The Chemical Potential of Membrane Cholesterol Regulates the Metastatic Phenotype in a Cell Culture Model of Breast Cancer

Wednesday, July 22, 2015 - 9:00am - 9:50am
Lind 305
Fredric Cohen (Rush University Medical Center)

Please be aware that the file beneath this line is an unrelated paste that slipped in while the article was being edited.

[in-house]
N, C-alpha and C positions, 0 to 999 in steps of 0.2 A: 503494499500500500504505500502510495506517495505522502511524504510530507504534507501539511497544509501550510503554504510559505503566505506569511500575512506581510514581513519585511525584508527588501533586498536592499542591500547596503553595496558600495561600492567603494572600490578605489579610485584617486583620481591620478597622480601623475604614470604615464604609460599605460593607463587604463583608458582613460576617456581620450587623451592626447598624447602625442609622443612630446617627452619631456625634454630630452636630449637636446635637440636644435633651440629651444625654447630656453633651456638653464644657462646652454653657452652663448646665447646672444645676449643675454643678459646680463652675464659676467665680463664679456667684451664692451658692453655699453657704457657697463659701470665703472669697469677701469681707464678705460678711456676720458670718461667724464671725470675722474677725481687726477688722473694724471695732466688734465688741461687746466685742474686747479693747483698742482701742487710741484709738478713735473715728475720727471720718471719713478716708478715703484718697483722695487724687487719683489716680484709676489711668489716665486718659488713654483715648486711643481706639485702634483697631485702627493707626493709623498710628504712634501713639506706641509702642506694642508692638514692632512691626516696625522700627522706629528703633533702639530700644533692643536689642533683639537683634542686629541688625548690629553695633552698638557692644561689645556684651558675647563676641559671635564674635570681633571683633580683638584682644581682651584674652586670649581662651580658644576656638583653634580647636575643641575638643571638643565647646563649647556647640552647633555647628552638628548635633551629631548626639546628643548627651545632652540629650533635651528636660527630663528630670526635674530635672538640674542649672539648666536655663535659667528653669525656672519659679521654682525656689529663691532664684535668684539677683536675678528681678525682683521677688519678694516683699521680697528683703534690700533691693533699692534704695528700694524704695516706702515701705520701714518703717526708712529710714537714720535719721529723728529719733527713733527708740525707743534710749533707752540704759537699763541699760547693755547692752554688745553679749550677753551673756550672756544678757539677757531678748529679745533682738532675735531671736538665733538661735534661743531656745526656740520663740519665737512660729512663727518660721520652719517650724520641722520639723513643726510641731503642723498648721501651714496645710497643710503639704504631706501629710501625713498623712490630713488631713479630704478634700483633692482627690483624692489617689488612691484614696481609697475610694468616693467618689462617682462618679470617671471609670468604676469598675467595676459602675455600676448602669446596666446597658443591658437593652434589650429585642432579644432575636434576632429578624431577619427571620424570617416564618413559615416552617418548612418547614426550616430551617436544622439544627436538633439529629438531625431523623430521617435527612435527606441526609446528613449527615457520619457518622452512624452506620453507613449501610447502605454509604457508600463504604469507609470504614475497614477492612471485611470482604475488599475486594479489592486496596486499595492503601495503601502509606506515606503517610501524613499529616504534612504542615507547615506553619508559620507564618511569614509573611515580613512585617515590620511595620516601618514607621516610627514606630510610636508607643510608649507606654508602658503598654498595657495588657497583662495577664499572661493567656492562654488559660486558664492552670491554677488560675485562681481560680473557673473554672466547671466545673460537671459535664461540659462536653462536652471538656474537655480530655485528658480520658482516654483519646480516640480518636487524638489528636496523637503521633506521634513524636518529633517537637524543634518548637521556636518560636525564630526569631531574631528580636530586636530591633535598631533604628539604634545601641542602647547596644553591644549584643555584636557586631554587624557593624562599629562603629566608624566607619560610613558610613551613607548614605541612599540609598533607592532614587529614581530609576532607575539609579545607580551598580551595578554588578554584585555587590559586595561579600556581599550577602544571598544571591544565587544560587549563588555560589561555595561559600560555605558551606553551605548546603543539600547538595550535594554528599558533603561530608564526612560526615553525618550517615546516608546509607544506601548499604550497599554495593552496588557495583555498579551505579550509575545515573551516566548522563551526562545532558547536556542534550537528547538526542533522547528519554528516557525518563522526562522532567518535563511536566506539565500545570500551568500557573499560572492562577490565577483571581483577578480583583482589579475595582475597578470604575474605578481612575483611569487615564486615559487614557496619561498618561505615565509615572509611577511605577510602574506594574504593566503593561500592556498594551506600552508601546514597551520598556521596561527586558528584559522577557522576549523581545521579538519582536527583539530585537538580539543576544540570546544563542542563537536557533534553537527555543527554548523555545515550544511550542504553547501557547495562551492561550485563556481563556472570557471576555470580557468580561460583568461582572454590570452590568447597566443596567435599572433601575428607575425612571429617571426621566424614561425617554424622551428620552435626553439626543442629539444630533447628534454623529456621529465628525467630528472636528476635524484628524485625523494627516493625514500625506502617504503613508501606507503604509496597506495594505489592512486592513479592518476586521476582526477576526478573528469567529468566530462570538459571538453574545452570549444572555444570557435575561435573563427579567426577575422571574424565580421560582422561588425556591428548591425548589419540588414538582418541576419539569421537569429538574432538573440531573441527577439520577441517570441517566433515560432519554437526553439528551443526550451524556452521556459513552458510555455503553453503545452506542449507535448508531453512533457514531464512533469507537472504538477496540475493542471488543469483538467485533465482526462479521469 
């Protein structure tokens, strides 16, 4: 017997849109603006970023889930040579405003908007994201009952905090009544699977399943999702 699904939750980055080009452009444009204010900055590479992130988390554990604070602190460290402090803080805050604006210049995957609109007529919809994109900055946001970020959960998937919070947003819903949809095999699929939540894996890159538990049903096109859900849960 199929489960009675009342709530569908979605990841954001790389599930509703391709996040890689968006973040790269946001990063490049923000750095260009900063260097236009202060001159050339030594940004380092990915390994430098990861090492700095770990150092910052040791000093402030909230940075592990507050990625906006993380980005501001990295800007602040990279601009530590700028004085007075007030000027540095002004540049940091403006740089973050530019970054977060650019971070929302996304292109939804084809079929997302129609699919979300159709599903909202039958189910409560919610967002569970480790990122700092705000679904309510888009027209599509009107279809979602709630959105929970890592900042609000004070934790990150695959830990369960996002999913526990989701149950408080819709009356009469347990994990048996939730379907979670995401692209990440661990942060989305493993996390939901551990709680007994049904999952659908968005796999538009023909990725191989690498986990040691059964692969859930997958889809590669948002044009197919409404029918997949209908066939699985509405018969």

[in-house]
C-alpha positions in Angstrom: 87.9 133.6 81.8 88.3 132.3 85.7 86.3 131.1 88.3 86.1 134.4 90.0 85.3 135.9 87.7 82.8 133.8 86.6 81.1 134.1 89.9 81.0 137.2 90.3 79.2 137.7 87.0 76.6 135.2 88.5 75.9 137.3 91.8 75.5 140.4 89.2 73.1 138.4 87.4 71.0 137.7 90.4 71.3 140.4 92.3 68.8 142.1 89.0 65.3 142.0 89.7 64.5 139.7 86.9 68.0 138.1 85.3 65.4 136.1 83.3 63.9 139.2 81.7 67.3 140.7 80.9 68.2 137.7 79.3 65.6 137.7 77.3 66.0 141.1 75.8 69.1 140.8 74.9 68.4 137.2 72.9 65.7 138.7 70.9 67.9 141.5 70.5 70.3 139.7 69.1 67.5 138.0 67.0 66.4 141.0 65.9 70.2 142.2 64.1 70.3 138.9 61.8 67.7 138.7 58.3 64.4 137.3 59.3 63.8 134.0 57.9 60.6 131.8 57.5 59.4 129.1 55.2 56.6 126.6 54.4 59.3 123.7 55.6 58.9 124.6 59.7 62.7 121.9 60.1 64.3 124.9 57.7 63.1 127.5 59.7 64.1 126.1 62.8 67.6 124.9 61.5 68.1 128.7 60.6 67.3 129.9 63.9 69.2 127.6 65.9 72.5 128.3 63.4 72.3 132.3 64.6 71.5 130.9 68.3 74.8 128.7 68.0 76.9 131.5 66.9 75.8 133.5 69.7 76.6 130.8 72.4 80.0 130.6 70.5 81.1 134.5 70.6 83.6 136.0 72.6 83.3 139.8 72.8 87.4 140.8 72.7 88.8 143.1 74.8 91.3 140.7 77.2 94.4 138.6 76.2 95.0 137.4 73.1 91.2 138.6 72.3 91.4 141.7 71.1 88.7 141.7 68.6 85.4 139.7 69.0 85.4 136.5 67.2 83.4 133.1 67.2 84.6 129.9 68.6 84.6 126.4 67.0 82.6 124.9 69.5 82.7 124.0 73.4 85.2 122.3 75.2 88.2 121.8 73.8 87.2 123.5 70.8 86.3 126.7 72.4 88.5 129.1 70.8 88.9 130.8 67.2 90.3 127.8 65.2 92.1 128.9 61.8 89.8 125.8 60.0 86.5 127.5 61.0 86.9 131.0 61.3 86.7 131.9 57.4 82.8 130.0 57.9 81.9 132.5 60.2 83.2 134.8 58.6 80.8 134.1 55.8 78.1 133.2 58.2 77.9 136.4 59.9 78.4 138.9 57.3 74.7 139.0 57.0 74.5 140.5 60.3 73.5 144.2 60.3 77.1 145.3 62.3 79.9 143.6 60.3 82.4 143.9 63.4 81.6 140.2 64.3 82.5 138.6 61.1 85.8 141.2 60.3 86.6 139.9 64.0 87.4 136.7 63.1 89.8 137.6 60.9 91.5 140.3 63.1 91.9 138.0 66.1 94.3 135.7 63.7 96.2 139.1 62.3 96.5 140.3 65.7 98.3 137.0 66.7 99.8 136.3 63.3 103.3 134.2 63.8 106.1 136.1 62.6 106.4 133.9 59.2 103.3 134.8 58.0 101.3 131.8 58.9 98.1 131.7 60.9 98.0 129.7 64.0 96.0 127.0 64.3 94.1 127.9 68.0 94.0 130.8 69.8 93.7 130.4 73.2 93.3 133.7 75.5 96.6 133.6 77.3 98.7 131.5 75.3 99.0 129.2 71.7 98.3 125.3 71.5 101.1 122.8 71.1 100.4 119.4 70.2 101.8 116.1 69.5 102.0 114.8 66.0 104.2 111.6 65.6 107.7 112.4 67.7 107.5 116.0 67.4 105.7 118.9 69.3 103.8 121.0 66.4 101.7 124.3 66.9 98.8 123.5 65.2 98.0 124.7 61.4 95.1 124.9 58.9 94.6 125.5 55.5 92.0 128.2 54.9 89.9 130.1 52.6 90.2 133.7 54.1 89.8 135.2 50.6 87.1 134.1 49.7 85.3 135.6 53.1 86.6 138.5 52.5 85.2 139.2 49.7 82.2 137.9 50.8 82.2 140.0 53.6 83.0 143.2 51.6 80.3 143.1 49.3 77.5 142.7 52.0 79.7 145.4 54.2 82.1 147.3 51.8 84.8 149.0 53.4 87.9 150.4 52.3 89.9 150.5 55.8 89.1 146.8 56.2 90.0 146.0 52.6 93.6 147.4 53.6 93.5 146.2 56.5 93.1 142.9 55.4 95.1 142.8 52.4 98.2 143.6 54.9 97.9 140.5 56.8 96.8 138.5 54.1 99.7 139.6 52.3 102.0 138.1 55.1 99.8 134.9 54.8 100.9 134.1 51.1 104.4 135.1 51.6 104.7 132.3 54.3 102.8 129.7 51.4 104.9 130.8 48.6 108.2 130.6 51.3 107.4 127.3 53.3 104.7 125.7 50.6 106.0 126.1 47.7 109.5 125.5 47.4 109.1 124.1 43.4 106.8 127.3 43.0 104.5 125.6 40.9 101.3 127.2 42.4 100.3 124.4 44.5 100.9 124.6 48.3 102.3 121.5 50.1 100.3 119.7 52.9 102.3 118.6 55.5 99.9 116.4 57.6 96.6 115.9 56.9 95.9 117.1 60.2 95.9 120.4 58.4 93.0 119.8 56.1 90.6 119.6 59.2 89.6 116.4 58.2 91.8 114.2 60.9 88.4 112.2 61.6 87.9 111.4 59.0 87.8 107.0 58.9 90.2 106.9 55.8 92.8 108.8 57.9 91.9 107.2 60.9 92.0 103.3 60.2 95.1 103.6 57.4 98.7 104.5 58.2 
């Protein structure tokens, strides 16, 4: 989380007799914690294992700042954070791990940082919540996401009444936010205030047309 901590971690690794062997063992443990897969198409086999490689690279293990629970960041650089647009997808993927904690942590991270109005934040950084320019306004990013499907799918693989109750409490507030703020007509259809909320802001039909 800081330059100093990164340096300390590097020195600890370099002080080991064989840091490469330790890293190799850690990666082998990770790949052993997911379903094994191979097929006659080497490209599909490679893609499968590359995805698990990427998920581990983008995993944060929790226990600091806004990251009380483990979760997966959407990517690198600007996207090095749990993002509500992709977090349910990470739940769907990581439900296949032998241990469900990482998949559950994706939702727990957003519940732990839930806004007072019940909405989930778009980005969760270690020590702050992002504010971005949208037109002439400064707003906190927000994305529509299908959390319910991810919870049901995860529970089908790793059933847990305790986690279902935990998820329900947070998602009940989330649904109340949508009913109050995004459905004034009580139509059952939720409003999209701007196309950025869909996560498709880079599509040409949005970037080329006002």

Chemical potential is the standard, quantitative thermodynamic measure of the energy of a molecular species in its actual environment. Despite this and the biological importance of cholesterol, its chemical potential in membranes had never been measured. My laboratory has developed a simple and reliable method to do so. For a variety of cultured cells, including non-metastatic breast cancer cells, the chemical potential of cholesterol (µCH)is maintained at a level of about −2.0 kBT per molecule relative to crystalline cholesterol. But for a metastatic breast cancer cell line, µCH is appreciably greater, at about −0.5 kBT per molecule. In light of these observations we developed a method to alter and maintain µCH in plasma membranes of cultured cells at any desired level. We found that lowering µCH in the metastatic cell line to that of the non-metastatic line significantly reduced the expression levels of several key proteins implicated in breast cancer progression and metastatic spread. Theoretical hypotheses and modeling could greatly facilitate directions for new experiments and for determining mechanisms. As examples: Why might µCH control the state of cancer cells? If µCH is not artificially set, why do the cellular values jump between two discrete ranges that are separated by a large difference? Is the transition between states analogous to a phase transition; if so, can a model be devised that can be experimentally tested?